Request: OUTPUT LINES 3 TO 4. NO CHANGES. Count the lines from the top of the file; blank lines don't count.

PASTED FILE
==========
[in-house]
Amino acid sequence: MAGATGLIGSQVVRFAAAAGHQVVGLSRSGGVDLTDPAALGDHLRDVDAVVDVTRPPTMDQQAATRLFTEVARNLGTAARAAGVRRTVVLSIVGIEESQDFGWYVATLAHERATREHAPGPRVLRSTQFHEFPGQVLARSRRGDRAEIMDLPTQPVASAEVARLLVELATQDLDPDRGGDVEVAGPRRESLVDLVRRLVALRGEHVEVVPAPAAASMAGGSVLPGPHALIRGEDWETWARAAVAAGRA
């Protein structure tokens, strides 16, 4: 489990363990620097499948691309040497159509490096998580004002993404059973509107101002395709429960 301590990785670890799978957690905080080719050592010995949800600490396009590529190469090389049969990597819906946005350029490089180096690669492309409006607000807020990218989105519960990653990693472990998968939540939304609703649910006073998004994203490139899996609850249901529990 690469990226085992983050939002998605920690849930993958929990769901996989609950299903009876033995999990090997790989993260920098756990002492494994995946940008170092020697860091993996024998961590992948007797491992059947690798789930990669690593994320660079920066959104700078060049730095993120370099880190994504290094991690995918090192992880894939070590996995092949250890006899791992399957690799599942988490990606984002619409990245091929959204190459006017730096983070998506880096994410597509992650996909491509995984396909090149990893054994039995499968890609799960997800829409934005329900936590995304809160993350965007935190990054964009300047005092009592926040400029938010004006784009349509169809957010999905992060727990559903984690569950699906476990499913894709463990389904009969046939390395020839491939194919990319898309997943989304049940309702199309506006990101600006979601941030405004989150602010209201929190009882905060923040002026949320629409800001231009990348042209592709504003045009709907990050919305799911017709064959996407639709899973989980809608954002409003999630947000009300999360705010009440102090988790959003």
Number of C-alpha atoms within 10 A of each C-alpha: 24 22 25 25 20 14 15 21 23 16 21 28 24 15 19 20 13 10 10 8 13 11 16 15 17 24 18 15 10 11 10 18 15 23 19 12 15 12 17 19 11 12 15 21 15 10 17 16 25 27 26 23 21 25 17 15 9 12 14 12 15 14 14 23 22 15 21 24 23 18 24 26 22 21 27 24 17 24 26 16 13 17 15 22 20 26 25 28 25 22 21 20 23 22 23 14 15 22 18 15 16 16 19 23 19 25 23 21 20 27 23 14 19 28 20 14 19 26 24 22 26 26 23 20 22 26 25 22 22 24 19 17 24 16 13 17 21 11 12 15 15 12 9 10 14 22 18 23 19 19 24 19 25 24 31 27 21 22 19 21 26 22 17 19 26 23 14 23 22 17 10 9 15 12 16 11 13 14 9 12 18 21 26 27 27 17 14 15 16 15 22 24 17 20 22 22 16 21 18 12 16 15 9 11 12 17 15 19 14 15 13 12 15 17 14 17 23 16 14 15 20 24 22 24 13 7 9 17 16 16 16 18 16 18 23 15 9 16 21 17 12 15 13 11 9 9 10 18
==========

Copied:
């Protein structure tokens, strides 16, 4: 489990363990620097499948691309040497159509490096998580004002993404059973509107101002395709429960 301590990785670890799978957690905080080719050592010995949800600490396009590529190469090389049969990597819906946005350029490089180096690669492309409006607000807020990218989105519960990653990693472990998968939540939304609703649910006073998004994203490139899996609850249901529990 690469990226085992983050939002998605920690849930993958929990769901996989609950299903009876033995999990090997790989993260920098756990002492494994995946940008170092020697860091993996024998961590992948007797491992059947690798789930990669690593994320660079920066959104700078060049730095993120370099880190994504290094991690995918090192992880894939070590996995092949250890006899791992399957690799599942988490990606984002619409990245091929959204190459006017730096983070998506880096994410597509992650996909491509995984396909090149990893054994039995499968890609799960997800829409934005329900936590995304809160993350965007935190990054964009300047005092009592926040400029938010004006784009349509169809957010999905992060727990559903984690569950699906476990499913894709463990389904009969046939390395020839491939194919990319898309997943989304049940309702199309506006990101600006979601941030405004989150602010209201929190009882905060923040002026949320629409800001231009990348042209592709504003045009709907990050919305799911017709064959996407639709899973989980809608954002409003999630947000009300999360705010009440102090988790959003």
Number of C-alpha atoms within 10 A of each C-alpha: 24 22 25 25 20 14 15 21 23 16 21 28 24 15 19 20 13 10 10 8 13 11 16 15 17 24 18 15 10 11 10 18 15 23 19 12 15 12 17 19 11 12 15 21 15 10 17 16 25 27 26 23 21 25 17 15 9 12 14 12 15 14 14 23 22 15 21 24 23 18 24 26 22 21 27 24 17 24 26 16 13 17 15 22 20 26 25 28 25 22 21 20 23 22 23 14 15 22 18 15 16 16 19 23 19 25 23 21 20 27 23 14 19 28 20 14 19 26 24 22 26 26 23 20 22 26 25 22 22 24 19 17 24 16 13 17 21 11 12 15 15 12 9 10 14 22 18 23 19 19 24 19 25 24 31 27 21 22 19 21 26 22 17 19 26 23 14 23 22 17 10 9 15 12 16 11 13 14 9 12 18 21 26 27 27 17 14 15 16 15 22 24 17 20 22 22 16 21 18 12 16 15 9 11 12 17 15 19 14 15 13 12 15 17 14 17 23 16 14 15 20 24 22 24 13 7 9 17 16 16 16 18 16 18 23 15 9 16 21 17 12 15 13 11 9 9 10 18